Thenmozhi Soundararajan, executive director of Third World Majority, a digital media collective, says the racial skew to who's online further limits the usefulness of using e-mail to hash out political disputes. With only 3 percent of the world's population online, the divide is even more pronounced in international campaigns. "When you're online," she says, "a whole lot of people are not in the room." Kauffman says that UFPJ organizers, conscious of these demographics, were careful to use a mix of outreach strategies for the February 15 mobilization, distributing 1.2 million pieces of literature in six languages in every corner of New York City.

In some ways, the debate over whether online organizing is as "real" or as effective as face-to-face organizing misses the point. What's interesting about, the UFPJ website and MoveOn's meeting tool is how they leverage the Internet to get people together face to face in ways (and at speeds and costs) that were simply not possible before. As with the phone, the television or computer-generated direct mail, the Internet won't replace traditional organizing, but it does alter the rules in important ways. Because e-mail is near-instantaneous and costs just fractions of a penny, one can communicate very quickly with a lot of people at the speed of word of mouth. Because it is browsable from home, at any hour, it provides a much easier first point of contactbetween a campaign and interested participants. Because it is a peer-to-peer tool open to all, it allows geographically dispersed people to find each other easily and coordinate. Because it is still an open-publishing model, free from the constraints of corporate-owned media, it can carry the channels of alternative information essential for sustaining social movements.

Although it replaces some organizing structures (e-mail makes for a far better phone tree than phones ever did) and invents whole new ones, like the campaign web hub or the meeting tool, the Internet is no silver bullet. But what organizing tool ever is? Rather, contemporary social movements will, more and more, straddle both worlds, in a synthetic feedback loop, at once real and virtual, online and off.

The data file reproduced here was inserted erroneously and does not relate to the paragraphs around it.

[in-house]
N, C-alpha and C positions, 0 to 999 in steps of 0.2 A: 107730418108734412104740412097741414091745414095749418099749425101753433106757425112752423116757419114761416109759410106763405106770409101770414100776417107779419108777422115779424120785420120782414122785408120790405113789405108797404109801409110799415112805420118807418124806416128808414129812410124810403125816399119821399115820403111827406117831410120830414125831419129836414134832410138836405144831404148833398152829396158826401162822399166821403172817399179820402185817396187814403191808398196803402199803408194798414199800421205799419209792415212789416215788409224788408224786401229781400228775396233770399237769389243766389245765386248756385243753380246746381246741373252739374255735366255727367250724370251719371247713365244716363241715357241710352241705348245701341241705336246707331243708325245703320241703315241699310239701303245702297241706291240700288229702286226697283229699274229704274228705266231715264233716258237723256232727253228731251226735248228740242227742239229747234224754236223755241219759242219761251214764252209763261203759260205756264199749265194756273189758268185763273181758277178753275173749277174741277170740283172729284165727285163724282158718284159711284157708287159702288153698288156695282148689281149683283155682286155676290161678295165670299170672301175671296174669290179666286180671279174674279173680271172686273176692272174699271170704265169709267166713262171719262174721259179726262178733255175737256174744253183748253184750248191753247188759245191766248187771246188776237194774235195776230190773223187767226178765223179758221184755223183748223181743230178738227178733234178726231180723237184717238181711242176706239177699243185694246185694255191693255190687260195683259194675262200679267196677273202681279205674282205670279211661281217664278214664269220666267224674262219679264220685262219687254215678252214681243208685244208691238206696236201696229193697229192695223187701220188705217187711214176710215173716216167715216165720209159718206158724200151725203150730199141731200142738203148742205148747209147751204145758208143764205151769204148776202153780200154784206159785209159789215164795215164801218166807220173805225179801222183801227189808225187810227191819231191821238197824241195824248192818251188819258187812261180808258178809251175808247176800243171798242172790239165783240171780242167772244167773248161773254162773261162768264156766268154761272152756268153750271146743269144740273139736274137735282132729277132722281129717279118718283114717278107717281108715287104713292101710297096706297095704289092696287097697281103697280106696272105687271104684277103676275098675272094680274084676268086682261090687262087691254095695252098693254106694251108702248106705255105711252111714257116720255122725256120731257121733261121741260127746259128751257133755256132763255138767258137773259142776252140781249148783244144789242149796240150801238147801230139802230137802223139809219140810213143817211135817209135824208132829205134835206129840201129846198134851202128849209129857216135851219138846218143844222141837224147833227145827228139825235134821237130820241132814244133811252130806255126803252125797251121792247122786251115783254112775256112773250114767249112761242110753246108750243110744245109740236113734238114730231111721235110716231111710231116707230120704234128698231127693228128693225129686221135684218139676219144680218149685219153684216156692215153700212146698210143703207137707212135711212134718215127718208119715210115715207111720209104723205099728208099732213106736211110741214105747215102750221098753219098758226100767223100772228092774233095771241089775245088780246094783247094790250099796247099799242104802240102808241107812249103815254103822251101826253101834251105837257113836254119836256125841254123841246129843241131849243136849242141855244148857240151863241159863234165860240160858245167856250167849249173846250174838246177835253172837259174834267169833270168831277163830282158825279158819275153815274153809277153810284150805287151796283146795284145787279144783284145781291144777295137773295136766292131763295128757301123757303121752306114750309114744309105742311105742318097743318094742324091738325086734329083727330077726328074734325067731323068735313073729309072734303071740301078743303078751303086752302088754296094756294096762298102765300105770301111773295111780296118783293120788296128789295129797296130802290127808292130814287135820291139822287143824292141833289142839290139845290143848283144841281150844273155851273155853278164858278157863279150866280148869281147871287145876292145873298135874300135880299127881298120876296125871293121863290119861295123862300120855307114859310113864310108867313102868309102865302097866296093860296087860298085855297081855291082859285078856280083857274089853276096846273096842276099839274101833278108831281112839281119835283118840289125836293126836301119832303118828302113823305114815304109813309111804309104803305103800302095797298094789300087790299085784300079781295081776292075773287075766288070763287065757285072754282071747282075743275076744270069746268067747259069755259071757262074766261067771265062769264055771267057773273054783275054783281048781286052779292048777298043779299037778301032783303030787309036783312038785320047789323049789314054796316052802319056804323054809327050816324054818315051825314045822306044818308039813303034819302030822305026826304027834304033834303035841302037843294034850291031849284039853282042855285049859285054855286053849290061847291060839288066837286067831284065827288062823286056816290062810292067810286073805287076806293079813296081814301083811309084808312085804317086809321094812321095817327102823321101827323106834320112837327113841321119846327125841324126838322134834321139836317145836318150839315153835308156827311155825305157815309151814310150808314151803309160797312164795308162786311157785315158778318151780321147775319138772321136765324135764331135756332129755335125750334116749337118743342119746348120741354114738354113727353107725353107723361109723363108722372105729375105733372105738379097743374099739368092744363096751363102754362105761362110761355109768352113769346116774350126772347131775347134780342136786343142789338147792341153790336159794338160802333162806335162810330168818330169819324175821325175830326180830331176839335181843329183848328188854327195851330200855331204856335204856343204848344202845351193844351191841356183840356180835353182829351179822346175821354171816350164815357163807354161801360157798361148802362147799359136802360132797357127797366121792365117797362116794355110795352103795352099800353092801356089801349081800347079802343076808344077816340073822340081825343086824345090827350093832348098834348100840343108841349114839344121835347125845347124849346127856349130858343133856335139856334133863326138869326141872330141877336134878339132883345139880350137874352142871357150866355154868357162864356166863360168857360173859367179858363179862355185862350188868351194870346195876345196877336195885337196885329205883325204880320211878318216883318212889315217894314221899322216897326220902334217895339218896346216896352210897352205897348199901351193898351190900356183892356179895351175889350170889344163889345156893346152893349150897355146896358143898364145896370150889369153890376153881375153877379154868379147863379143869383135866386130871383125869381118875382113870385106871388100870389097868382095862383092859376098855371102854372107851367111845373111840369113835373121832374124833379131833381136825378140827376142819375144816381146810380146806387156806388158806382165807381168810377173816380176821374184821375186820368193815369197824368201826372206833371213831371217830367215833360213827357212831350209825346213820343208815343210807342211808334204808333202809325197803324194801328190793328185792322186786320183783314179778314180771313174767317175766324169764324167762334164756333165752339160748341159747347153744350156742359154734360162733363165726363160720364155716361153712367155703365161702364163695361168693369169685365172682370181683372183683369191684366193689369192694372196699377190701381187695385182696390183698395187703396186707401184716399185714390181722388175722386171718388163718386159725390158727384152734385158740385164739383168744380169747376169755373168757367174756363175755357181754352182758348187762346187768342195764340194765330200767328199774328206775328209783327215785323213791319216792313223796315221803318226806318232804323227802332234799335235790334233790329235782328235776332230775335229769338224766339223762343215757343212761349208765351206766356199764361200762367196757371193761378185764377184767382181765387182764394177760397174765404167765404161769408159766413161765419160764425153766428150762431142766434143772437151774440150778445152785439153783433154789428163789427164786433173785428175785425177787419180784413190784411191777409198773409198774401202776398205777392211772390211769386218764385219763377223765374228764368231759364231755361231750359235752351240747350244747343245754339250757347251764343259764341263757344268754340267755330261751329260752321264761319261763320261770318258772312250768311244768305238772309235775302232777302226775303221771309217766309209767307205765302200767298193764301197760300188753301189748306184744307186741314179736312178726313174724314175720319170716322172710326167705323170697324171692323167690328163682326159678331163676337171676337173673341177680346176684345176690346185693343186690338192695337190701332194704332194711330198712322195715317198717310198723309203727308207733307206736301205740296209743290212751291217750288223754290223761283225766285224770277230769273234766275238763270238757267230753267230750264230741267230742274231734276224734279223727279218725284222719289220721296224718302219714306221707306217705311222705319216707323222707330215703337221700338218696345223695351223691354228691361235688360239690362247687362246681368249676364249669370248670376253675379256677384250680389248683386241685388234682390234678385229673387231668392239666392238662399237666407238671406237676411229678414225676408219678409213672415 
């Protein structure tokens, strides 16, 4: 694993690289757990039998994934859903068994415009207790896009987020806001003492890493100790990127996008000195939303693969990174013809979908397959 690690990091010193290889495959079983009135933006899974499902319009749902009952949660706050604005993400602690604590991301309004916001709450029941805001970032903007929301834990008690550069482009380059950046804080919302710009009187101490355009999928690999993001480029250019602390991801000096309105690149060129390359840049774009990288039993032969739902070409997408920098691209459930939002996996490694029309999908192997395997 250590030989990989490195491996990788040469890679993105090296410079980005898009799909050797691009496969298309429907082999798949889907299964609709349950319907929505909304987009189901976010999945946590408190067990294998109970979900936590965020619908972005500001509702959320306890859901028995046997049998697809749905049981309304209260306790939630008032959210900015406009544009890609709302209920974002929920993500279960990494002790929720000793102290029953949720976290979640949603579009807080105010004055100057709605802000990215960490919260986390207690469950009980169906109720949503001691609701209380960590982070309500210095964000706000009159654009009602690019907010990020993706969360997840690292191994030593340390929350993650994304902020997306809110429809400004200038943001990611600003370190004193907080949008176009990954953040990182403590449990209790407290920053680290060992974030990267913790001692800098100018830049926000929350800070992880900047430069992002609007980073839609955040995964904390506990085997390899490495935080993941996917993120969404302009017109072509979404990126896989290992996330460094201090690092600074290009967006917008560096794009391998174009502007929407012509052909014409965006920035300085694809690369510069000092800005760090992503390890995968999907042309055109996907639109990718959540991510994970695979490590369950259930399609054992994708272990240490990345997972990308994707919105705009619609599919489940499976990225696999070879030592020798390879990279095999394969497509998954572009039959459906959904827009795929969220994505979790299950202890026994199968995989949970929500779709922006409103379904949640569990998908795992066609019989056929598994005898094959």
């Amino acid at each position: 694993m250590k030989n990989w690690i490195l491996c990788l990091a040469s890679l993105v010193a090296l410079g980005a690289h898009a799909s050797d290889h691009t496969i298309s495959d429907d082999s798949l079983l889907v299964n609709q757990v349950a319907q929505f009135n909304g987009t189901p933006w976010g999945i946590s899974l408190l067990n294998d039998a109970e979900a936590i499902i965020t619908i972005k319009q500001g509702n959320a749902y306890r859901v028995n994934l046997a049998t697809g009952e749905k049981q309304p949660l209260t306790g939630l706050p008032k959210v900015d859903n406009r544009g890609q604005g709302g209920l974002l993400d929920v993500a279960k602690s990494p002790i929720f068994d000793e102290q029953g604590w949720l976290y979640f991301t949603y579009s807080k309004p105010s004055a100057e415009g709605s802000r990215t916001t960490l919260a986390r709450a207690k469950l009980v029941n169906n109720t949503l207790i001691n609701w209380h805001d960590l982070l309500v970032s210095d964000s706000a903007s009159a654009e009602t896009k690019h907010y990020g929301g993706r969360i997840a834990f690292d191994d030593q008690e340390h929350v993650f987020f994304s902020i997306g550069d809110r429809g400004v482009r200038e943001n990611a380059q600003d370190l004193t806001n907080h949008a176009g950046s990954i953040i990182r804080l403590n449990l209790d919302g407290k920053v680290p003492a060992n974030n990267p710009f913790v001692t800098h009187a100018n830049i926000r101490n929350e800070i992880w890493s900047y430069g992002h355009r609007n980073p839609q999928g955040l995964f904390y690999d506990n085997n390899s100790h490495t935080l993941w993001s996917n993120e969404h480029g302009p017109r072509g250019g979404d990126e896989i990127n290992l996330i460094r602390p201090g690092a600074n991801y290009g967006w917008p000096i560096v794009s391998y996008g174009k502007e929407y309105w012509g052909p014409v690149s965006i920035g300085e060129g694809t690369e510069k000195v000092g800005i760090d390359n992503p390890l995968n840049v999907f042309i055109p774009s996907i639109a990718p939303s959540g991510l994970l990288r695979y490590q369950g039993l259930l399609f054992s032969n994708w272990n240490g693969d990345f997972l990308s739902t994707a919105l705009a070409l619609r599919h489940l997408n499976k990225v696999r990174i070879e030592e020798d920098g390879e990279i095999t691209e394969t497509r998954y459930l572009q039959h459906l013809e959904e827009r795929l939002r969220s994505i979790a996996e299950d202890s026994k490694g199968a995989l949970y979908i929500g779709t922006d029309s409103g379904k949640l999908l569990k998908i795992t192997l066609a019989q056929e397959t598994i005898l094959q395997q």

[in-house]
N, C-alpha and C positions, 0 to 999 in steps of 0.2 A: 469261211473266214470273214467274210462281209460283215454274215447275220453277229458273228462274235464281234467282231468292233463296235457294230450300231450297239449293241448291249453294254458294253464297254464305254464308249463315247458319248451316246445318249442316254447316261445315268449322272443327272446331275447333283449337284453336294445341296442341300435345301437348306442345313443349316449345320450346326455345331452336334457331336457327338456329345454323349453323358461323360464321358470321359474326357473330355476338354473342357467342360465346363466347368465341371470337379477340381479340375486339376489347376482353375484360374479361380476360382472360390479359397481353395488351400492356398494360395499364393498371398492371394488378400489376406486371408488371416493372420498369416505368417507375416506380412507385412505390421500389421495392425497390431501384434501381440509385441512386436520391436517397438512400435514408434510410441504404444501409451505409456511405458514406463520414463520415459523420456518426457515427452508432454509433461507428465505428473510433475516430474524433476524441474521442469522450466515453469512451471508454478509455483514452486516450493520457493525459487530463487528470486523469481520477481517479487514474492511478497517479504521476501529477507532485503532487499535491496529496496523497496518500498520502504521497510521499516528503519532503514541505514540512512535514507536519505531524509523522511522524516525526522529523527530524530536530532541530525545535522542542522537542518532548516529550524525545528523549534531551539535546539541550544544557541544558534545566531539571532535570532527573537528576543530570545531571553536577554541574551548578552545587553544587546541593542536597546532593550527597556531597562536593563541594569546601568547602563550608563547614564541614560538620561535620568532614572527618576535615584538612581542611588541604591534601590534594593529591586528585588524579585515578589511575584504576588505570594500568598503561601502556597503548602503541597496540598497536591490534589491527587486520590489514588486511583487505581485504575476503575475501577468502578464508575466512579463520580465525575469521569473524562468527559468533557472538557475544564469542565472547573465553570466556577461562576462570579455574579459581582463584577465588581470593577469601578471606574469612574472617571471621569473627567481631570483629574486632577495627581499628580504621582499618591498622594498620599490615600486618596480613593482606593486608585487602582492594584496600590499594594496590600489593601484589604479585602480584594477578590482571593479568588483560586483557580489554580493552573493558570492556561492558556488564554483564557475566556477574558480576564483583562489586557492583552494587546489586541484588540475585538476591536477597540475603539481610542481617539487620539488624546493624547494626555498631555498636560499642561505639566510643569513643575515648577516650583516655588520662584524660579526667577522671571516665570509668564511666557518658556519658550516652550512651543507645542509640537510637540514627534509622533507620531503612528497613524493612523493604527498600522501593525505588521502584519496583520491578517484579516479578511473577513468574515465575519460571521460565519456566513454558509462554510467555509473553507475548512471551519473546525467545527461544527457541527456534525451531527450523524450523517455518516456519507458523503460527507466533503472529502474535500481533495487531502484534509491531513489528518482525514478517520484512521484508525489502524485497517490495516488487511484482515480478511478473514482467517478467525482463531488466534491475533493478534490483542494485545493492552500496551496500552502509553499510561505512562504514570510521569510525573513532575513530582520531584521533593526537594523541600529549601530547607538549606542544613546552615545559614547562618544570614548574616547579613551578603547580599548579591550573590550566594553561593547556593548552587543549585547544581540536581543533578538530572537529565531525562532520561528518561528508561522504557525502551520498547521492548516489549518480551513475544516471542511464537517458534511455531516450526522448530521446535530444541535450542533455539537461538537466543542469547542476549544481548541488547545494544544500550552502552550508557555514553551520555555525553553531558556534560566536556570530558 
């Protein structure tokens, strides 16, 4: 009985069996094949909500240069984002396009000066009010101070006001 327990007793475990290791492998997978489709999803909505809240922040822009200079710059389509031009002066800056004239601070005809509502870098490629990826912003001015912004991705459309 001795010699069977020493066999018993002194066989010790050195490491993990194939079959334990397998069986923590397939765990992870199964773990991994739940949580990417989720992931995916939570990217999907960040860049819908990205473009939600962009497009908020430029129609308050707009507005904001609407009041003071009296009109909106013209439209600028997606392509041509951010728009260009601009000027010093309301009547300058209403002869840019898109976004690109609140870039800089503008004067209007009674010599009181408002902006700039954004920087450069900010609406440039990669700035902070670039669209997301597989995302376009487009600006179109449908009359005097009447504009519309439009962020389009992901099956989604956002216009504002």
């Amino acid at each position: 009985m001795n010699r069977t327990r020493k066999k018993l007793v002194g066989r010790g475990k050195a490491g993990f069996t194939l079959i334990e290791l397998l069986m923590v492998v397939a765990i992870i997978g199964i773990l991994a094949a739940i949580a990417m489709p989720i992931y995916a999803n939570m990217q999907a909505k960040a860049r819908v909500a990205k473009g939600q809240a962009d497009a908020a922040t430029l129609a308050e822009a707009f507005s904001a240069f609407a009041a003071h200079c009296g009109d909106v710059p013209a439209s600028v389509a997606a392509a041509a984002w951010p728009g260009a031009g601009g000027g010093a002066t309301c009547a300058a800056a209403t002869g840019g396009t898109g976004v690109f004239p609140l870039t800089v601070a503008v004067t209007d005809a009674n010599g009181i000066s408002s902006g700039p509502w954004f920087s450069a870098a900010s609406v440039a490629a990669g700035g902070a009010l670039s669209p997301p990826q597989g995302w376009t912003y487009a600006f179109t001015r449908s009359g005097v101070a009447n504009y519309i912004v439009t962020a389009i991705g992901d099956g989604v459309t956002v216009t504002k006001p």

Last December in South Korea -- the most densely wired country on the planet -- a grassroots revolt streaming rich media across high-bandwidth connections helped elect an outsider human rights activist as president. Where will our own Internet-fueled movements take us?

In the first month after MoveOn installed its meeting tool on the Dean campaign website, supporters self-organized more than a thousand local events -- testament, perhaps, to the stirrings of a democratic revival, in which large swaths of disaffected Americans are finding forms of political participation that feel fulfilling, effective and connected. MoveOn's Zack Exley asks us to imagine a political landscape, five years from now, with fifty MoveOns, each tapping different political currents, with a whole new ability to mobilize grassroots power. In June, United for Peace and Justice announced plans for a protest during the Republican National Convention in August 2004. But unlike the Philadelphia demonstrations in 2000, this protest will go global. Such plans are a sign of activists' growing confidence, post-February 15, in the potentially explosive convergence of common global concerns and the wide reach of the Net.

Whatever else it has done, the Internet has helped to level the playing field between an entrenched government and corporate and media power, and an insurgent citizenry. The future might indeed be up for grabs.

Andrew Boyd, a lecturer at NYU, is co-chair of Billionaires for Bush (or Gore) and author of The Activist Cookbook (United for a Fair Economy) and Daily Afflictions (Norton).